Axial's Growth 100 : Adriana Herrara

Adriana Herrara

CEO, TapAloha

Democratizing Data

“Imagine a young millennial with a passion for fashion,” says Adriana Herrara, founder and CEO of TapAloha. “She’s starting to sell clothes and shoes online. She knows the trends — but not necessarily the metrics to monitor to be successful long-term.”

Enter TapAloha, which provides tools to startups and small businesses to help them understand their internal data and use it to improve company performance. “We tap into anything that’s recording data — like Google Analytics, Kissmetrics, MixPanel — and send one easy to understand report to your inbox daily.”

Adriana, who has started two companies before, founded TapAloha in late November of this year. The company has already hit the ground running, buoyed by word of mouth and high demand.

Adriana says TapAloha’s aims to take a lighthearted approach to data. “People are bogged down — data can be intimidating.”

Meet Ike

In addition to daily email reports, “We’ve started to develop an artificial intelligence tool by the name of Ike — he’s your chief conversion rate optimization specialist,” Adriana says. On TapAloha’s website, Ike — which means “knowledge” in Hawaiian — is depicted as an octopus. While the typical marketing team needs to go to the engineering or data science team to get data on purchase value, customers, and other metrics, with TapAloha, “you can chat with Ike and get the answers,” says Adriana.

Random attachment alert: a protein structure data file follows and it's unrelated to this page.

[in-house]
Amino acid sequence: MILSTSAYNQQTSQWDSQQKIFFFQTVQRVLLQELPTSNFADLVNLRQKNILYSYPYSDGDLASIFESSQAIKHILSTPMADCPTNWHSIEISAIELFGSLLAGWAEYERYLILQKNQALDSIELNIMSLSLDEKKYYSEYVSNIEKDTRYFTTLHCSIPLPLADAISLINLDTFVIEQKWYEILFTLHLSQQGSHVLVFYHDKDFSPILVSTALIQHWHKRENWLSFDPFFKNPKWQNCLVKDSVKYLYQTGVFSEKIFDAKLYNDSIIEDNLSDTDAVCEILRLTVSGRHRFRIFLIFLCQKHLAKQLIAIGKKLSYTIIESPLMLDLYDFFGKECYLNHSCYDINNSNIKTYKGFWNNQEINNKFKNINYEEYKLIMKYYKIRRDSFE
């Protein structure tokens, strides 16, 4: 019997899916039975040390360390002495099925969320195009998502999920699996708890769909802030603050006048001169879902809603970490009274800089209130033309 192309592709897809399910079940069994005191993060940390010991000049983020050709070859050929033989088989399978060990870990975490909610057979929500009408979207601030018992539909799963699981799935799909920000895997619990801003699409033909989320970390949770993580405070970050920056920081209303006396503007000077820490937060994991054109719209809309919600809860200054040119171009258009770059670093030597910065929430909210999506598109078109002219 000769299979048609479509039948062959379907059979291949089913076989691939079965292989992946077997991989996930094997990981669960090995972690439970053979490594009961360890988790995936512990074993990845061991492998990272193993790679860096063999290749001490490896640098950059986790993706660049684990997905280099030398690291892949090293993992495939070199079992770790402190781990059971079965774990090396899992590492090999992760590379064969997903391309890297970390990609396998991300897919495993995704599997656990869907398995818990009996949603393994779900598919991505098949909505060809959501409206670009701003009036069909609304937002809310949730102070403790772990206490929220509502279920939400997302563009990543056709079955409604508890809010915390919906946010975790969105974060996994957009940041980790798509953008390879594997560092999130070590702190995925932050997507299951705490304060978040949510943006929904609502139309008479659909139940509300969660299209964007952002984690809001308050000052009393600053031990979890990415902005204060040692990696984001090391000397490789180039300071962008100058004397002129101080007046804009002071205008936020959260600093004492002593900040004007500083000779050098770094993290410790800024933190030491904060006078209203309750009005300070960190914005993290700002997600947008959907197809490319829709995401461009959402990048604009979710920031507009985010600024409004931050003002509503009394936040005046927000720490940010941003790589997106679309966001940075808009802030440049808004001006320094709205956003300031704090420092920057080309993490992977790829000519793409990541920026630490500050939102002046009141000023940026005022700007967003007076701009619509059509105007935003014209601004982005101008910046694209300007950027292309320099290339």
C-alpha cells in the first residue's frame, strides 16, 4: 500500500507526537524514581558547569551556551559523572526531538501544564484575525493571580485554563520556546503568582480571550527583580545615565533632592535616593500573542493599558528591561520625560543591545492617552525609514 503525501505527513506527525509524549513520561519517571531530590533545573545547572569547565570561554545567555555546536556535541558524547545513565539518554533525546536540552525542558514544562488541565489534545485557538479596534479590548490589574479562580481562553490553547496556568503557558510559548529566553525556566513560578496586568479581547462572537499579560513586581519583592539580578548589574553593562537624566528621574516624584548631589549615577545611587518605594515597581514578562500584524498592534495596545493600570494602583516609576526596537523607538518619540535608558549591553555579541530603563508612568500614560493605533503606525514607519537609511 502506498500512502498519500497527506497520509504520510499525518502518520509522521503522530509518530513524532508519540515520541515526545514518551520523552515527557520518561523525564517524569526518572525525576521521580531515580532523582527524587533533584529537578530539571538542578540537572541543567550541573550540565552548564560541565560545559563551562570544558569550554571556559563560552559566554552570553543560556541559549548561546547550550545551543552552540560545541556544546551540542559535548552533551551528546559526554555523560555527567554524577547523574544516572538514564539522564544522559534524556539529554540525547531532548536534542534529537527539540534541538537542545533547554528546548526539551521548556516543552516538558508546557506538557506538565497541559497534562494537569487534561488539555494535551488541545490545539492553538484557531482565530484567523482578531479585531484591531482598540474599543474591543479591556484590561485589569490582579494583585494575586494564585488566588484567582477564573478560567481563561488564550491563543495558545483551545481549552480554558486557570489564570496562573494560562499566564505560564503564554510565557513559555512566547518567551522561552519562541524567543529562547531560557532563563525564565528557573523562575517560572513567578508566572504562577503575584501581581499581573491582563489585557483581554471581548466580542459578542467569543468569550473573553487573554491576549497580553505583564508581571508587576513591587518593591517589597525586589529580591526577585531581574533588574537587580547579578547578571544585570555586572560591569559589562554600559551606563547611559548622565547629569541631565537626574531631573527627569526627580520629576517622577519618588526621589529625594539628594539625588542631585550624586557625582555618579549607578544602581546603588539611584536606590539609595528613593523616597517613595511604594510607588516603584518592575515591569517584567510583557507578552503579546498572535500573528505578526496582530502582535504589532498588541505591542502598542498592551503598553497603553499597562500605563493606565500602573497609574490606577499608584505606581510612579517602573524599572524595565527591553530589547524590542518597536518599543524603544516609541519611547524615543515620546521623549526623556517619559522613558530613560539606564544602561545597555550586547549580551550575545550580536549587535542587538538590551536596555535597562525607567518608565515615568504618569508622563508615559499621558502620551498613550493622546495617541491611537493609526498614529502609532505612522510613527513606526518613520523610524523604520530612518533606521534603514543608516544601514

“The product “naturally gravitates towards people who positive and trying to get to the next step,” says Adriana. She says that in addition to providing them with the information they need, hopefully they can provide “something that lightens their day.”

Ultimately, TapAloha is trying to bring the power of data to more people, regardless of background or training. “Data scientists have become the new rockstars,” says Adriana. “We really believe that data should be democratized. You don’t need to be a data scientist to understand what happened in your business.” Sure, she says, data scientists can be necessary for more complicated analyses — “but you don’t need to go to the moon to get across the street.”

“Our goal is to really become the place for anyone looking to understand their data in a non-threatening, fun way.”